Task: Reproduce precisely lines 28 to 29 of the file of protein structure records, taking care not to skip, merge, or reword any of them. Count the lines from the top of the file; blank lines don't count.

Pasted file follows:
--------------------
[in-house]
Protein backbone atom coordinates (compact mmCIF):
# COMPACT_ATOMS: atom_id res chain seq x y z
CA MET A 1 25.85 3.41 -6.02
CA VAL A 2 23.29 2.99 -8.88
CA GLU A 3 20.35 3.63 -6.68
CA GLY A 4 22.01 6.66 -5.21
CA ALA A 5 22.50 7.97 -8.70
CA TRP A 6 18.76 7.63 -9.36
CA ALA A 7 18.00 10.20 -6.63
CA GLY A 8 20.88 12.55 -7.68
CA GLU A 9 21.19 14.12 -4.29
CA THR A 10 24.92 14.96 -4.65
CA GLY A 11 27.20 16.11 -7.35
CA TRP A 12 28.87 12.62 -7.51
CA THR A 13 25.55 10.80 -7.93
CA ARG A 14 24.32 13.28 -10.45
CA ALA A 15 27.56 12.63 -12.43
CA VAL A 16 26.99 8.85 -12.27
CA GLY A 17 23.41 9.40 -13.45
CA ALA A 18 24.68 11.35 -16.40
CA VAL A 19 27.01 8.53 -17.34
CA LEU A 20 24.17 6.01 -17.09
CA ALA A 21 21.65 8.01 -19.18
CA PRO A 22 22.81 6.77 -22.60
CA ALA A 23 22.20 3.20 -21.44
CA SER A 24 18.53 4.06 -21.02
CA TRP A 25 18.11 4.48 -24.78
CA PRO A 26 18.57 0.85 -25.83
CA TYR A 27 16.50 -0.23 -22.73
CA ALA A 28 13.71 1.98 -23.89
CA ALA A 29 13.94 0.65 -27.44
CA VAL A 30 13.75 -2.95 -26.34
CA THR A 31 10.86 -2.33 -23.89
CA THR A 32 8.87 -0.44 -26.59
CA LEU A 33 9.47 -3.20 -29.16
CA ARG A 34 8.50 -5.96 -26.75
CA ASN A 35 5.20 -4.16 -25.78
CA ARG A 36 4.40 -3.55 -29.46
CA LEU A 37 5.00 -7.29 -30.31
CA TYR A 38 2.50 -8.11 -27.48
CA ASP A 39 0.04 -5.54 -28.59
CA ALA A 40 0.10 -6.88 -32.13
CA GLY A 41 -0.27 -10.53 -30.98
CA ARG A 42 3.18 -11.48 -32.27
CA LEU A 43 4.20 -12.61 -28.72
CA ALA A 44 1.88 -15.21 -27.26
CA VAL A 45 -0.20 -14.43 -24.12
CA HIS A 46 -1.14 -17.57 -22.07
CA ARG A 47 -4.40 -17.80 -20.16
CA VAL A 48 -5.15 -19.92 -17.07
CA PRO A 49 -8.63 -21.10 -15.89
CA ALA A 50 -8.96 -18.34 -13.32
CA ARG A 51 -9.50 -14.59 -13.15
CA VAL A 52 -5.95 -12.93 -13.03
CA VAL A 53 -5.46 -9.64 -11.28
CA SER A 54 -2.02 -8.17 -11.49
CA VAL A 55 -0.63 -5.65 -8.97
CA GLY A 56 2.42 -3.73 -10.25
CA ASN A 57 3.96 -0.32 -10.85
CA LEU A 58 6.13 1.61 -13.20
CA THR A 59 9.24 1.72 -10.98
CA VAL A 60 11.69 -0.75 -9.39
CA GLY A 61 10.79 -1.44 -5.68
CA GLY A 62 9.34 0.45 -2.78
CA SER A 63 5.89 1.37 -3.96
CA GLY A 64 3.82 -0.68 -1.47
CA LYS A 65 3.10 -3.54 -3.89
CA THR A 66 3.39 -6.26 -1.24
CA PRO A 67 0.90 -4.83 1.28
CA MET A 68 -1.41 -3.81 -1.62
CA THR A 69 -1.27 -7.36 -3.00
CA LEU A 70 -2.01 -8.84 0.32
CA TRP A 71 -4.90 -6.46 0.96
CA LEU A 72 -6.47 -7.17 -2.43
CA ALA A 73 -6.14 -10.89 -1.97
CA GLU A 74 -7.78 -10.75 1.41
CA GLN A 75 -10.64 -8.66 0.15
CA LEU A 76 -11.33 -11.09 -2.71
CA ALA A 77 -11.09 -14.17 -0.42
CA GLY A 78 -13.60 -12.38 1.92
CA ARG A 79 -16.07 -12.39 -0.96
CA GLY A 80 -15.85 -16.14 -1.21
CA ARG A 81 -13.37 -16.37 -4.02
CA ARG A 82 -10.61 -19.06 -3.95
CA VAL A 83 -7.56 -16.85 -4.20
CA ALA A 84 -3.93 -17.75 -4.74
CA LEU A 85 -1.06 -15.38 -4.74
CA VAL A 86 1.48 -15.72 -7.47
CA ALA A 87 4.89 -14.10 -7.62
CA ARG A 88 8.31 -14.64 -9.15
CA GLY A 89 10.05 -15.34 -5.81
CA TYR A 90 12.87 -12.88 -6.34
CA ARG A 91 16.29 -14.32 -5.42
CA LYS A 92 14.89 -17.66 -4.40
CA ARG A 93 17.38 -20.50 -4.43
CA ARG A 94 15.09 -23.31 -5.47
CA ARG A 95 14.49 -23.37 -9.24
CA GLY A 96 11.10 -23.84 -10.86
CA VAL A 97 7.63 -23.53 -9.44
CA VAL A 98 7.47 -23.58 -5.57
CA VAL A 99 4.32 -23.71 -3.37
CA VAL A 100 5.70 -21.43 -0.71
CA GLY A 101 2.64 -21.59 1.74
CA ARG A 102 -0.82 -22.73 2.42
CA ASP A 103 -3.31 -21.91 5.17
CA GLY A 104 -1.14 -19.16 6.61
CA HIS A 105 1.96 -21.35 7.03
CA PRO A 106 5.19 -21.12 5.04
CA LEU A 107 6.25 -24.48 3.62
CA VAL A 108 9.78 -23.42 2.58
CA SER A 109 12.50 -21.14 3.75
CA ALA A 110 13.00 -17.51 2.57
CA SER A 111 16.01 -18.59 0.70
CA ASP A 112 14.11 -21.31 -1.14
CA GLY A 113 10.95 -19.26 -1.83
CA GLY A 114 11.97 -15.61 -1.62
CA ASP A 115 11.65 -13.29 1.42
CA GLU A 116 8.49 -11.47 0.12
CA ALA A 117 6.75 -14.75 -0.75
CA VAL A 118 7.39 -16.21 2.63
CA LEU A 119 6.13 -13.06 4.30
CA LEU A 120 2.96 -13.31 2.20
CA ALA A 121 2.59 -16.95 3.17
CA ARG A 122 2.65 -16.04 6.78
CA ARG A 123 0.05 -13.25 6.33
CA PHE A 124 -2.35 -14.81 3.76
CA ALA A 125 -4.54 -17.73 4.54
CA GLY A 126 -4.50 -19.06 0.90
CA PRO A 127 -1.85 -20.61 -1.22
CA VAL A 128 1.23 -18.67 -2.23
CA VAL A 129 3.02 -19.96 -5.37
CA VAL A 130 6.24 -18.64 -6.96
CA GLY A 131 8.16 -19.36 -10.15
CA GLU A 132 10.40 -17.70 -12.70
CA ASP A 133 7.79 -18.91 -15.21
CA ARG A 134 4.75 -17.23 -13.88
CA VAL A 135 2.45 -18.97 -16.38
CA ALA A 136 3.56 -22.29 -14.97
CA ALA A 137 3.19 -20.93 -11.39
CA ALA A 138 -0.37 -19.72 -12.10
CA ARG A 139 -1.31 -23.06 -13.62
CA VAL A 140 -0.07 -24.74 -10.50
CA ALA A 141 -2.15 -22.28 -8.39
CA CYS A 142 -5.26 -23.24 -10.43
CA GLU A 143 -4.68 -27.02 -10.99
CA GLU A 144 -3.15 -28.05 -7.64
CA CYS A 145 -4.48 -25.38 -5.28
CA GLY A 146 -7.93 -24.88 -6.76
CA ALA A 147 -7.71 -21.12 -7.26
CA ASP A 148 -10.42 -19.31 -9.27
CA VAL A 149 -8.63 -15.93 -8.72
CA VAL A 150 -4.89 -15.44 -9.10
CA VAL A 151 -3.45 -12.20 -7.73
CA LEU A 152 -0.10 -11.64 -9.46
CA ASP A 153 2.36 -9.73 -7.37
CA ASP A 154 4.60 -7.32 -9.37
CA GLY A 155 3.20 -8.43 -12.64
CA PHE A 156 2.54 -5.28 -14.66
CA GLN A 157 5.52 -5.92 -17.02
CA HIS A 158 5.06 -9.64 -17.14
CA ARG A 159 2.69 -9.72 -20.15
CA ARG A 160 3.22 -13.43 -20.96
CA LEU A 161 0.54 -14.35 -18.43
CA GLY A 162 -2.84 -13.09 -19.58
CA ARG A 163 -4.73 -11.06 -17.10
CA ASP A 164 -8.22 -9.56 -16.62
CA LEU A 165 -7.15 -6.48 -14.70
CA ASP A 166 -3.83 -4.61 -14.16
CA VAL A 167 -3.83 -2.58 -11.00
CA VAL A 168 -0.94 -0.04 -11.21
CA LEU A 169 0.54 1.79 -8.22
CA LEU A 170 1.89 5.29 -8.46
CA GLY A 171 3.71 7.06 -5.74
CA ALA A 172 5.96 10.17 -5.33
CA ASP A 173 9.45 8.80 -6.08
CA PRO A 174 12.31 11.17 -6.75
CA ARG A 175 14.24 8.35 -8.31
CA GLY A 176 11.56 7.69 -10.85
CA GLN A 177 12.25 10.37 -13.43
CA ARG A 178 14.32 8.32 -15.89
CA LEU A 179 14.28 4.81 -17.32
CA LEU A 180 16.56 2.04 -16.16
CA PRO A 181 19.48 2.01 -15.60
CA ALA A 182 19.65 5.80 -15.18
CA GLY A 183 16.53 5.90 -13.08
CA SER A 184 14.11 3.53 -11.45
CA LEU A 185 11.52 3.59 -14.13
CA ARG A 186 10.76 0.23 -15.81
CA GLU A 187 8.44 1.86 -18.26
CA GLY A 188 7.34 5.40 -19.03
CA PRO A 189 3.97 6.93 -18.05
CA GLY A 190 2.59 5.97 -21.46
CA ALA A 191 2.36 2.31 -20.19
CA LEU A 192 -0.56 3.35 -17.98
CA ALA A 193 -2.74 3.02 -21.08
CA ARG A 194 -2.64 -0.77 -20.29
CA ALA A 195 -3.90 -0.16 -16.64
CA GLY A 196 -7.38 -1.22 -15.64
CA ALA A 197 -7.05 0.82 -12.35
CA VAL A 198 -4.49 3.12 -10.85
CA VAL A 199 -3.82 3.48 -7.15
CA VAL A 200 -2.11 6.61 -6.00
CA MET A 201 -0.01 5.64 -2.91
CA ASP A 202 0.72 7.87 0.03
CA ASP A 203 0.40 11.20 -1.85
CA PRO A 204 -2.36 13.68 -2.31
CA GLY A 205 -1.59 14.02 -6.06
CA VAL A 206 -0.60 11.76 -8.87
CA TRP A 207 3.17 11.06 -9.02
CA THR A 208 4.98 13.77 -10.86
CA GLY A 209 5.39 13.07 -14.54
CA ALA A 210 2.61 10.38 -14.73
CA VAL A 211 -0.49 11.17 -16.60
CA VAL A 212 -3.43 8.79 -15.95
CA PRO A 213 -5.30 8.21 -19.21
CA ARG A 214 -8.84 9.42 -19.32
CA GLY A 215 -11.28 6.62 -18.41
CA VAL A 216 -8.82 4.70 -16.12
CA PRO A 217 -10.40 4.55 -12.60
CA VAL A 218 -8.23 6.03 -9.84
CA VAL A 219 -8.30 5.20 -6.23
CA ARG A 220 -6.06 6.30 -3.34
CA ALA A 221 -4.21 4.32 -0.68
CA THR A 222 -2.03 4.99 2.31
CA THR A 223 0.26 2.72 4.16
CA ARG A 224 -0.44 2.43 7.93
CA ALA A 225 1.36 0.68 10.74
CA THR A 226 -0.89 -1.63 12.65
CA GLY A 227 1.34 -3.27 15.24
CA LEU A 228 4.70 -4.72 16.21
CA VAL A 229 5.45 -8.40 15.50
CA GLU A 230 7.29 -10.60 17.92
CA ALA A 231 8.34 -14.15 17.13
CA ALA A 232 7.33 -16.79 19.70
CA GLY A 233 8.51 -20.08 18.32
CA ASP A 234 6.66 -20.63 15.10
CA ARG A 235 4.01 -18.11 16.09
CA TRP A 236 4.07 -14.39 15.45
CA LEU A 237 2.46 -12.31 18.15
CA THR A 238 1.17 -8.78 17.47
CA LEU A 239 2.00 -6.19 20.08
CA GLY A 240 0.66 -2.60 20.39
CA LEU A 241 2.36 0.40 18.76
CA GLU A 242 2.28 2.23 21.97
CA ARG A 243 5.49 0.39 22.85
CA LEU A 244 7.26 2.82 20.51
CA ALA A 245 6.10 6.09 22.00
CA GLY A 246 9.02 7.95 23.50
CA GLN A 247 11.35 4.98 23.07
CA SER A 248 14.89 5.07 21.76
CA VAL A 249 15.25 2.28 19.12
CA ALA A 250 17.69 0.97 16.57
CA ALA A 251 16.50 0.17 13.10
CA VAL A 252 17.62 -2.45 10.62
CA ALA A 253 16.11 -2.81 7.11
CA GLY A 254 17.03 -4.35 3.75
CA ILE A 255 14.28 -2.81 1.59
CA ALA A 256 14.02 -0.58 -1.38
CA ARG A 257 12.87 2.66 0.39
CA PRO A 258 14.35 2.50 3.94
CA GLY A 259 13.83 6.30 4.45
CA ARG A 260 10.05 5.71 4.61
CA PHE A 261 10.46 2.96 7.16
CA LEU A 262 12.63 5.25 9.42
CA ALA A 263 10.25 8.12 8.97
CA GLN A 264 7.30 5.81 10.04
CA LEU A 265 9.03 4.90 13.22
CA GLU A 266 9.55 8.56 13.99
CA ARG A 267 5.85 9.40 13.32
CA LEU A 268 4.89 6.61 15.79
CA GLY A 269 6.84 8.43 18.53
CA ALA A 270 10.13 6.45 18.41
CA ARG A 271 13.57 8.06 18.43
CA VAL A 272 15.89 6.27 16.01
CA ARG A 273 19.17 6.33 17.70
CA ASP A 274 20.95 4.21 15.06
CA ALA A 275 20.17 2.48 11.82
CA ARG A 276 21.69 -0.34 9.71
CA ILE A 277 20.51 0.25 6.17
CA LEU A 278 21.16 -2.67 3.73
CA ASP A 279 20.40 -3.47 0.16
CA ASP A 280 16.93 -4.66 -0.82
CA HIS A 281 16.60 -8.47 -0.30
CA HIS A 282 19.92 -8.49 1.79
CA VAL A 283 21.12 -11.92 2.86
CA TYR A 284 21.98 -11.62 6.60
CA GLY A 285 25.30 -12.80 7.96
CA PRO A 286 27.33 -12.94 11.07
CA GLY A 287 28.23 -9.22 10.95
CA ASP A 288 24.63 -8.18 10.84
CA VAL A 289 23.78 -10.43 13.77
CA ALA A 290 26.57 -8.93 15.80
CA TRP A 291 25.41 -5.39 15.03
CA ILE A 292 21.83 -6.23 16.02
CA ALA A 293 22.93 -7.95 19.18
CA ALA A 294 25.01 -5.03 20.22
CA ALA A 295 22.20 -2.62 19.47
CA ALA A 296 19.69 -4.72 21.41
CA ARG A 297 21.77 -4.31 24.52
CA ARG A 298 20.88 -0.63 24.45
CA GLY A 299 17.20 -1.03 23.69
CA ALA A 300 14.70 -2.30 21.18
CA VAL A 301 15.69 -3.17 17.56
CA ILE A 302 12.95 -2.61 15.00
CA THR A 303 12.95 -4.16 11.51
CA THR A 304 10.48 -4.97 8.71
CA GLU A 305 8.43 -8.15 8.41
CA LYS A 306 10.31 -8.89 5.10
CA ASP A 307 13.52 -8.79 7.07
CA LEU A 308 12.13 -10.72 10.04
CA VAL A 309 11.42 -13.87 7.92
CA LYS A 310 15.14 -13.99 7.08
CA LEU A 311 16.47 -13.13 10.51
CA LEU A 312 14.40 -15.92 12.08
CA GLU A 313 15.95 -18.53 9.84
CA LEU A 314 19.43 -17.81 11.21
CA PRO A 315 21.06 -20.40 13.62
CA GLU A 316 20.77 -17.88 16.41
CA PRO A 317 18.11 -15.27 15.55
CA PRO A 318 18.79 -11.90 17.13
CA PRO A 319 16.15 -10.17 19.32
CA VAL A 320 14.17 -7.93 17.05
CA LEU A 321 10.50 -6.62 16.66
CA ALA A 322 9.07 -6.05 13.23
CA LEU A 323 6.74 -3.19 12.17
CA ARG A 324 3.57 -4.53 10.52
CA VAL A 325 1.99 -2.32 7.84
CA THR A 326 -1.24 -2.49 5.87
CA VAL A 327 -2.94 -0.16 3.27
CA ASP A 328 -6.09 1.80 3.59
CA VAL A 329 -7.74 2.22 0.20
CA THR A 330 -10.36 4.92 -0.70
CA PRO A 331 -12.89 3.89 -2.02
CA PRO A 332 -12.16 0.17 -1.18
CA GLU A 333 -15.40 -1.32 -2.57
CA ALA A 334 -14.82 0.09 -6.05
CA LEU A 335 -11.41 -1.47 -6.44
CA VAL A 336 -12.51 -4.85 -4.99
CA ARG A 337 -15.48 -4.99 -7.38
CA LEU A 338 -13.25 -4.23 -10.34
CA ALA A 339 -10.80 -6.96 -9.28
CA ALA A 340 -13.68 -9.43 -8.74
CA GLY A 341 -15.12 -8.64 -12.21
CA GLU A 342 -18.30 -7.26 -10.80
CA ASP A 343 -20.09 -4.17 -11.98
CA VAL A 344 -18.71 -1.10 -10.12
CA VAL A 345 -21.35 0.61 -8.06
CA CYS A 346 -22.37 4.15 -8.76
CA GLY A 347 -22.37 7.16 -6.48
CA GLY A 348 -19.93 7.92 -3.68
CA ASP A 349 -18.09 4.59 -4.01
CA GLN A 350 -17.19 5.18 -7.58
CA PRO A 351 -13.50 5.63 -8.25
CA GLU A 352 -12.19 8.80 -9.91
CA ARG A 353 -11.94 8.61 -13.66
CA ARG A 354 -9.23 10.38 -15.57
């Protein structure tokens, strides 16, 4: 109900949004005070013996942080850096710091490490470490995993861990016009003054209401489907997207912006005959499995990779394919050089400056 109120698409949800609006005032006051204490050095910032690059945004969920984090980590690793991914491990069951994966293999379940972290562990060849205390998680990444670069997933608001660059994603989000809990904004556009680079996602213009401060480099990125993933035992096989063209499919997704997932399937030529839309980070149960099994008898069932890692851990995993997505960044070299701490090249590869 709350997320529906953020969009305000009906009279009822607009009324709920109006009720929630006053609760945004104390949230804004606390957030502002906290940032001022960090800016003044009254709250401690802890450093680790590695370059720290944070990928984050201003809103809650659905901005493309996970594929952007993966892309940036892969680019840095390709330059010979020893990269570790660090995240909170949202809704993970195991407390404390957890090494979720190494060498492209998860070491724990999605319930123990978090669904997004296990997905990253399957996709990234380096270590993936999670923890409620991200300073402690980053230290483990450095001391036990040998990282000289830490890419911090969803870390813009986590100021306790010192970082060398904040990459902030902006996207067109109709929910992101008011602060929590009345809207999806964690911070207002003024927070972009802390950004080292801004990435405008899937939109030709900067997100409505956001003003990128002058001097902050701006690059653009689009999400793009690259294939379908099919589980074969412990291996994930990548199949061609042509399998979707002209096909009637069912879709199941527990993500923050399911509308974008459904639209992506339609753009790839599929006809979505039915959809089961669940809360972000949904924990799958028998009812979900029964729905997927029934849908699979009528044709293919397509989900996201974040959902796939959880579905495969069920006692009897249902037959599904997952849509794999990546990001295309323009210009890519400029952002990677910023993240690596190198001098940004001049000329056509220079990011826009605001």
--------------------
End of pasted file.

CA TRP A 25 18.11 4.48 -24.78
CA PRO A 26 18.57 0.85 -25.83